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Shade-loving climbers are ideal for brightening up dark north and east-facing walls and fences. These shaded spaces are often unused in the garden, but there are plenty of plants hardy enough to thrive there. Climbers are also a great way to maximise your garden space and cover every surface with colour.

Here are six types of climbing plants for shade, including my picks of the top varieties.

Read on to discover six types of climbing plants for shade, including my picks of the top varieties.


Many of the large-flowered hybrid varieties of clematis do well in shade.

However, they prefer to get a little bit of sunlight, so perhaps grow them up a fence where the very top of the plant can reach the light.

Clematis montana is a vigorous grower that will grow in light shade. It has white flowers with four petals and flowers from late spring to early summer.

‘Van Gogh’ is an excellent cultivar that blooms early in cherry-pink and continues for up to six weeks.

Climbing hydrangea

Climbing hydrangeas are great plants for shade. Hydrangea anomala ‘Petiolaris’ is a good deciduous variety with heart-shaped leaves.

It’s self-clinging so it requires no support, and it bears white lace cap flowers in summer. The foliage goes a golden yellow colour in autumn too.

Pileostegia viburnoides is another climbing hydrangea for shade that self-clings.

It has narrow, leathery leaves in a dark green colour, and dainty white flowers in summer. It will grow more or less anywhere.

Hedera (ivy)

Ivy is the fail safe garden climber for shade. It’s self-clinging and low maintenance, but a vigorous grower that may need regular pruning to keep it in check.

Traditional varieties like Hedera helix bear large green leaves and globular flower heads in autumn.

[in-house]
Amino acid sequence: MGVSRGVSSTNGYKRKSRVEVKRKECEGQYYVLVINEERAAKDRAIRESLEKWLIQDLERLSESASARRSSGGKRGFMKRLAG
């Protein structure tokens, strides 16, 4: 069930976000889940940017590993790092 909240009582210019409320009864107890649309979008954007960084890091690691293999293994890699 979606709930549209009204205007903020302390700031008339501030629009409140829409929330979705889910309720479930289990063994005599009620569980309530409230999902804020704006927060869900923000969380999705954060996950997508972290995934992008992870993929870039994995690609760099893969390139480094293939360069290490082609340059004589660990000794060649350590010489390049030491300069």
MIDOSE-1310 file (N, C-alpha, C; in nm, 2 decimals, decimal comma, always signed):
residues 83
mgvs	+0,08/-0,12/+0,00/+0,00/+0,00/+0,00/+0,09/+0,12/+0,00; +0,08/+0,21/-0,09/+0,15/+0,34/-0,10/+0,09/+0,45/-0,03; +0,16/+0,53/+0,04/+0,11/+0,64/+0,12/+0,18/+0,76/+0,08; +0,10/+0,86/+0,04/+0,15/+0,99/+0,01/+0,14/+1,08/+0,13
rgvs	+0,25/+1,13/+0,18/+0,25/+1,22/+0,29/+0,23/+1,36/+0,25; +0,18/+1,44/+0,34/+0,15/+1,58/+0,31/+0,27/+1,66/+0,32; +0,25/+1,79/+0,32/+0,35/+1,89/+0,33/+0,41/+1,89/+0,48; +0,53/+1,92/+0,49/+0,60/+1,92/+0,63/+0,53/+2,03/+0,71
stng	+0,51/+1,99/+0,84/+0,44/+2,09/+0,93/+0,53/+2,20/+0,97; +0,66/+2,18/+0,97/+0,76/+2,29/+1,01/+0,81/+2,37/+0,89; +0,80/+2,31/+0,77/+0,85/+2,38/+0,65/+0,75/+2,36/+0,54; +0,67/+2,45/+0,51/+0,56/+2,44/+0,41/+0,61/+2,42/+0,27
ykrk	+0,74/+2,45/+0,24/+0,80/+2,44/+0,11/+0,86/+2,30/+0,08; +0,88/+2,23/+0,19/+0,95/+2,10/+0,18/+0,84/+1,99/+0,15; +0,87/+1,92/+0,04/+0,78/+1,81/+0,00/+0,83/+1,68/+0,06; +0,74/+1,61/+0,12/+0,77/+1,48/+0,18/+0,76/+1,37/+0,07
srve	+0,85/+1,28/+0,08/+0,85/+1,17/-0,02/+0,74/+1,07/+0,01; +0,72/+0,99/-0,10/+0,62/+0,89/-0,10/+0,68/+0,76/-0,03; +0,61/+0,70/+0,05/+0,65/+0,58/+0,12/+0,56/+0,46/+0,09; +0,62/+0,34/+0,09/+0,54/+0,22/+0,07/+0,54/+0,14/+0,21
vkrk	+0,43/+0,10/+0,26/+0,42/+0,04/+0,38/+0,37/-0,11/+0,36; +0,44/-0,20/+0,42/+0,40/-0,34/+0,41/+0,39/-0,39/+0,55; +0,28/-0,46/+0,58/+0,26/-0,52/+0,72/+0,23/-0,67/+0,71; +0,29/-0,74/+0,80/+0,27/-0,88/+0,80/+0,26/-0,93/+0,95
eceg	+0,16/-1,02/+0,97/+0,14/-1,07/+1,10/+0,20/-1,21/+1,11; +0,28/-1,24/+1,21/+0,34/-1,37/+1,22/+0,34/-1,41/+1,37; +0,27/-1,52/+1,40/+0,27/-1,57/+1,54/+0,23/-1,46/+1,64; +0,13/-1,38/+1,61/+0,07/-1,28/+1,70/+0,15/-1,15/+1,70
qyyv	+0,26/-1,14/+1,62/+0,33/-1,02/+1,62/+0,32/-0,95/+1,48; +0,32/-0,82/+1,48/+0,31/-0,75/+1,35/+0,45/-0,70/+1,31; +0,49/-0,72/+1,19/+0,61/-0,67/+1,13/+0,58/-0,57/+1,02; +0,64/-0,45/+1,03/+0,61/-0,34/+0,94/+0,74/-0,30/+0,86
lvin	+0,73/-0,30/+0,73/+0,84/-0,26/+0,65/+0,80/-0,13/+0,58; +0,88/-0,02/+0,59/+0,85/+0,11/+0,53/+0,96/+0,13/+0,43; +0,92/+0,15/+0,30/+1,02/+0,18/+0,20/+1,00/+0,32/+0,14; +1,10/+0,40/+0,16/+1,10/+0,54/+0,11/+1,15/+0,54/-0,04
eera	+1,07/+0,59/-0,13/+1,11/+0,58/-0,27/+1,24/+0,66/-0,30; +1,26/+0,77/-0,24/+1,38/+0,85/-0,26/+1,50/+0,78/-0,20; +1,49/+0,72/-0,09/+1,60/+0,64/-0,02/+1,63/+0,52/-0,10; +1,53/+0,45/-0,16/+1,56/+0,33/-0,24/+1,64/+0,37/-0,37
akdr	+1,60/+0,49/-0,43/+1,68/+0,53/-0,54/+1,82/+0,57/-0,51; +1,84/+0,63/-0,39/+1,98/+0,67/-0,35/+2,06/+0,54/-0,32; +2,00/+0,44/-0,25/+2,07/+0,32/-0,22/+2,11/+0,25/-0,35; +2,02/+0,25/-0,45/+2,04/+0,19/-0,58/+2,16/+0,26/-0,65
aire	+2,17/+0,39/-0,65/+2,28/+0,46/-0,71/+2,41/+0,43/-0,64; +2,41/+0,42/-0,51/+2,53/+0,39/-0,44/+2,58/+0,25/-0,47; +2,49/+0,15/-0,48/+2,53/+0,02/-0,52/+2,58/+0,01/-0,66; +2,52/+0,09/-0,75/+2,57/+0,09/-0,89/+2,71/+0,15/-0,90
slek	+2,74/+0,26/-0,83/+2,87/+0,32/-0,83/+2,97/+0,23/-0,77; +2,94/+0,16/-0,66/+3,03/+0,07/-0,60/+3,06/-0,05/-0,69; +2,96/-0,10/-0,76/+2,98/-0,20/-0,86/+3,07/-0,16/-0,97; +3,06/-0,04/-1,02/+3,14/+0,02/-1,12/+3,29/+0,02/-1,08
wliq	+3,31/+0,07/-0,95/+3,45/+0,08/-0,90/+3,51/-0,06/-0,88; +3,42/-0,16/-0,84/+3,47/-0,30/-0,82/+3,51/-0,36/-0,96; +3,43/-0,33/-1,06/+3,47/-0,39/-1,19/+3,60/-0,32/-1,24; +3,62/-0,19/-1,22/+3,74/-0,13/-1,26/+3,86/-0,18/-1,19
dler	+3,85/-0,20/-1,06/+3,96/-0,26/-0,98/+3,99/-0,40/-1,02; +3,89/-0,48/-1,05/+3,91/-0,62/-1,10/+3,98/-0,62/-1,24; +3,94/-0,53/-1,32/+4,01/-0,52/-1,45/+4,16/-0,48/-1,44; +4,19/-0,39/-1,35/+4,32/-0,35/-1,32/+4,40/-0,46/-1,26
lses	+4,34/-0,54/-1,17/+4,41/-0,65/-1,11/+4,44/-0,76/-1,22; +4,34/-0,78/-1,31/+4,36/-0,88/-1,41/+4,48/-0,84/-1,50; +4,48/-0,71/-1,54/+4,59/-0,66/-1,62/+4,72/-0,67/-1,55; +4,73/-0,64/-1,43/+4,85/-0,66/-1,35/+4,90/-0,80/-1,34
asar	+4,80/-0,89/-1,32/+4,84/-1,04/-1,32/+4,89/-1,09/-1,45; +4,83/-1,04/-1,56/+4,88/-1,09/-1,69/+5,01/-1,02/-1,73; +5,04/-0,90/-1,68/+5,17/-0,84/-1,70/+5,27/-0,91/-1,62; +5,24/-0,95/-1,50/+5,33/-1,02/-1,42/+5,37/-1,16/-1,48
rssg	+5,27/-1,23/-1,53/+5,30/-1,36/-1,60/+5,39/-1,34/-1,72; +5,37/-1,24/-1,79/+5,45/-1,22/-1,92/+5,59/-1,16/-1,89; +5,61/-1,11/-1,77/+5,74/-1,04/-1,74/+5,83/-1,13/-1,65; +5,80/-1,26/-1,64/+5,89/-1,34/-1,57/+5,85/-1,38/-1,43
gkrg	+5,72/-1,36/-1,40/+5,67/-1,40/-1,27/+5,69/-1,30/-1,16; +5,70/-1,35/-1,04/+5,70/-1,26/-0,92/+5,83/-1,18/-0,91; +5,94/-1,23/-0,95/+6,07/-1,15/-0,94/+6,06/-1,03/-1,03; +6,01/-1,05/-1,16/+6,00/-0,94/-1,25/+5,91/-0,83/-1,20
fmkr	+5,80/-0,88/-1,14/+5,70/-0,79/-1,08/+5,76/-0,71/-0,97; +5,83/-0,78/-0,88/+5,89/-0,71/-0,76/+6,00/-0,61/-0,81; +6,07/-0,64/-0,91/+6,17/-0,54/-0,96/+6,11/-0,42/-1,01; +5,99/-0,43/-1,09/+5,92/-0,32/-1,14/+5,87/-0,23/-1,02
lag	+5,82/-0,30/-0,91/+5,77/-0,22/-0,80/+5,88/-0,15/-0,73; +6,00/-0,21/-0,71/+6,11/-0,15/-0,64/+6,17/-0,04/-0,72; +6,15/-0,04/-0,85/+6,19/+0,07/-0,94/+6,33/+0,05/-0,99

Variegated ivy varieties come in a range of colours and often have mottled leaves.

Hedera colchica is a good plant for shade with colourful yellow-patterned leaves. These ivies are perfect for brightening up dark garden areas and adding lush greenery to bare walls.

Find out how to plant and prune climbers for the best results.

Climbing roses

Most climbing roses don’t like the shade, but some are more tolerant. Rose ‘Danse de feu’ (dance of fire) is a great climber for shade with dark green leaves and open pinky red flowers.

It also bears showy red fruits after flowering but make sure to tie the plant on to supports so that this fruit doesn’t force the stems to droop.

The ‘Alberic Barbier’ variety is an old variety of rambling rose that handles shade well.

It has creamy white blowsy flowers that have a peachy centre. It’s a very vigorous and almost evergreen variety.

Virginia creeper

All Virginia creeper and Boston Ivy varieties are good climbers for shade, with big leaves to keep houses cool on hot summer days.

A five-leaved ivy that is a species of flowering plant in the grape family.

They attach themselves with suckers, so they don’t need any support, and will thrive growing up a shady wall.


Both evergreen and deciduous honeysuckle are great climbers for shade.

They need support to grow up a wall, but they twist their vines around by themselves and should not need tying in. Or they may grow up fences without a support.

Good evergreen honeysuckle varieties for shade include Lonicera henryii and L. japonica ‘Halleana’. Deciduous varieties bear more colourful blooms, but will lose their leaves over winter.

Try Lonicera periclymenum for bold flowers in red and yellow.

Here’s how to use evergreens to create garden structure.

For more on planting, check out this blog on soil preparation:

Or check out my Pinterest board for more ideas:

preparing soil
soil preparation
Pinterest Board

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